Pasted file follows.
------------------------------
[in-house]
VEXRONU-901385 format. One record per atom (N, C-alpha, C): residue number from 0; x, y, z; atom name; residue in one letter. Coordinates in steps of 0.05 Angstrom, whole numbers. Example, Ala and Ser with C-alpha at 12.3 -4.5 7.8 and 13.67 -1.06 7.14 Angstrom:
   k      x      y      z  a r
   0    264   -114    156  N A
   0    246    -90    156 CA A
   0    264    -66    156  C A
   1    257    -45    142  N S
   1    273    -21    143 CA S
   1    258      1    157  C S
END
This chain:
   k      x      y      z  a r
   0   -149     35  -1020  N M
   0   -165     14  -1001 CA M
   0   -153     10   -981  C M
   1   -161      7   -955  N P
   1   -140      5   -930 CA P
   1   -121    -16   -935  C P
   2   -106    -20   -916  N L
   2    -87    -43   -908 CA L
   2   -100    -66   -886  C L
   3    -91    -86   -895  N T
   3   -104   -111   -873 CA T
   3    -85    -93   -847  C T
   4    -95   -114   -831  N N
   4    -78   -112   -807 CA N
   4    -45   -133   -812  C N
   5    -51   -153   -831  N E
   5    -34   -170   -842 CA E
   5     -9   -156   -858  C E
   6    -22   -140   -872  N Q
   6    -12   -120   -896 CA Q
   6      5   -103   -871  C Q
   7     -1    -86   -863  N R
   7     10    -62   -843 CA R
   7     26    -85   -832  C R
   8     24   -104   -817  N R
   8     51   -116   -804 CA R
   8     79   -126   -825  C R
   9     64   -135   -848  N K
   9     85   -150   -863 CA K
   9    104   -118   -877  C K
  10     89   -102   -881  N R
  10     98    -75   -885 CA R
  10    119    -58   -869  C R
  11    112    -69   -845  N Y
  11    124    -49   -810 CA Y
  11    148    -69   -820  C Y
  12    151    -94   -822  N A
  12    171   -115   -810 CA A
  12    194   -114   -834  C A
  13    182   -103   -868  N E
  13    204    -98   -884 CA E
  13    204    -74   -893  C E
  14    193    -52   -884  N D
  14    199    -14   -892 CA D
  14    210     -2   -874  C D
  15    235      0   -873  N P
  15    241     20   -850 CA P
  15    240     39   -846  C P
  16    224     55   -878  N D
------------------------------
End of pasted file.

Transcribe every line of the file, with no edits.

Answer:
[in-house]
VEXRONU-901385 format. One record per atom (N, C-alpha, C): residue number from 0; x, y, z; atom name; residue in one letter. Coordinates in steps of 0.05 Angstrom, whole numbers. Example, Ala and Ser with C-alpha at 12.3 -4.5 7.8 and 13.67 -1.06 7.14 Angstrom:
   k      x      y      z  a r
   0    264   -114    156  N A
   0    246    -90    156 CA A
   0    264    -66    156  C A
   1    257    -45    142  N S
   1    273    -21    143 CA S
   1    258      1    157  C S
END
This chain:
   k      x      y      z  a r
   0   -149     35  -1020  N M
   0   -165     14  -1001 CA M
   0   -153     10   -981  C M
   1   -161      7   -955  N P
   1   -140      5   -930 CA P
   1   -121    -16   -935  C P
   2   -106    -20   -916  N L
   2    -87    -43   -908 CA L
   2   -100    -66   -886  C L
   3    -91    -86   -895  N T
   3   -104   -111   -873 CA T
   3    -85    -93   -847  C T
   4    -95   -114   -831  N N
   4    -78   -112   -807 CA N
   4    -45   -133   -812  C N
   5    -51   -153   -831  N E
   5    -34   -170   -842 CA E
   5     -9   -156   -858  C E
   6    -22   -140   -872  N Q
   6    -12   -120   -896 CA Q
   6      5   -103   -871  C Q
   7     -1    -86   -863  N R
   7     10    -62   -843 CA R
   7     26    -85   -832  C R
   8     24   -104   -817  N R
   8     51   -116   -804 CA R
   8     79   -126   -825  C R
   9     64   -135   -848  N K
   9     85   -150   -863 CA K
   9    104   -118   -877  C K
  10     89   -102   -881  N R
  10     98    -75   -885 CA R
  10    119    -58   -869  C R
  11    112    -69   -845  N Y
  11    124    -49   -810 CA Y
  11    148    -69   -820  C Y
  12    151    -94   -822  N A
  12    171   -115   -810 CA A
  12    194   -114   -834  C A
  13    182   -103   -868  N E
  13    204    -98   -884 CA E
  13    204    -74   -893  C E
  14    193    -52   -884  N D
  14    199    -14   -892 CA D
  14    210     -2   -874  C D
  15    235      0   -873  N P
  15    241     20   -850 CA P
  15    240     39   -846  C P
  16    224     55   -878  N D